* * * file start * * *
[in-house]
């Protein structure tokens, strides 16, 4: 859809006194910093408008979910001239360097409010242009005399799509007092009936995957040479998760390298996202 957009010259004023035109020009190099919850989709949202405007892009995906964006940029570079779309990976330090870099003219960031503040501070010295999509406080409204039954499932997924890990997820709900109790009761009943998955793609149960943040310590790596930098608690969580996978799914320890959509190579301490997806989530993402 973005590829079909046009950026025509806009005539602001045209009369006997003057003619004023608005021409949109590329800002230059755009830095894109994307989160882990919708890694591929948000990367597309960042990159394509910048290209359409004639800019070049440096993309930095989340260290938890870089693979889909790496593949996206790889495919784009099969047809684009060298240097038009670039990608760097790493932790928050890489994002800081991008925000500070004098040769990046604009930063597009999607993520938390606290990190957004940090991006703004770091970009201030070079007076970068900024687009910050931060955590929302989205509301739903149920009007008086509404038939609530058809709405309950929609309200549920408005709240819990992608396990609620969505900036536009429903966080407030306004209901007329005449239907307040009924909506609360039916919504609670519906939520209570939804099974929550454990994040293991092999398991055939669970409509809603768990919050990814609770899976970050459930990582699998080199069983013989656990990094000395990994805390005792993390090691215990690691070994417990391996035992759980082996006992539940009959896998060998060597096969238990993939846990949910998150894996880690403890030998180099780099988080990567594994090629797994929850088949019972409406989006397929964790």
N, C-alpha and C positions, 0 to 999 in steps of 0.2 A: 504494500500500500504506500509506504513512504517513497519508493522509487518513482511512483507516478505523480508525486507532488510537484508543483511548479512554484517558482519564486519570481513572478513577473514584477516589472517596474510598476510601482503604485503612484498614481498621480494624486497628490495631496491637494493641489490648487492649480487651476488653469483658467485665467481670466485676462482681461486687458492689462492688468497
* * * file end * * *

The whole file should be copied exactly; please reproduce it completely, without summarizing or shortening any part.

[in-house]
């Protein structure tokens, strides 16, 4: 859809006194910093408008979910001239360097409010242009005399799509007092009936995957040479998760390298996202 957009010259004023035109020009190099919850989709949202405007892009995906964006940029570079779309990976330090870099003219960031503040501070010295999509406080409204039954499932997924890990997820709900109790009761009943998955793609149960943040310590790596930098608690969580996978799914320890959509190579301490997806989530993402 973005590829079909046009950026025509806009005539602001045209009369006997003057003619004023608005021409949109590329800002230059755009830095894109994307989160882990919708890694591929948000990367597309960042990159394509910048290209359409004639800019070049440096993309930095989340260290938890870089693979889909790496593949996206790889495919784009099969047809684009060298240097038009670039990608760097790493932790928050890489994002800081991008925000500070004098040769990046604009930063597009999607993520938390606290990190957004940090991006703004770091970009201030070079007076970068900024687009910050931060955590929302989205509301739903149920009007008086509404038939609530058809709405309950929609309200549920408005709240819990992608396990609620969505900036536009429903966080407030306004209901007329005449239907307040009924909506609360039916919504609670519906939520209570939804099974929550454990994040293991092999398991055939669970409509809603768990919050990814609770899976970050459930990582699998080199069983013989656990990094000395990994805390005792993390090691215990690691070994417990391996035992759980082996006992539940009959896998060998060597096969238990993939846990949910998150894996880690403890030998180099780099988080990567594994090629797994929850088949019972409406989006397929964790």
N, C-alpha and C positions, 0 to 999 in steps of 0.2 A: 504494500500500500504506500509506504513512504517513497519508493522509487518513482511512483507516478505523480508525486507532488510537484508543483511548479512554484517558482519564486519570481513572478513577473514584477516589472517596474510598476510601482503604485503612484498614481498621480494624486497628490495631496491637494493641489490648487492649480487651476488653469483658467485665467481670466485676462482681461486687458492689462492688468497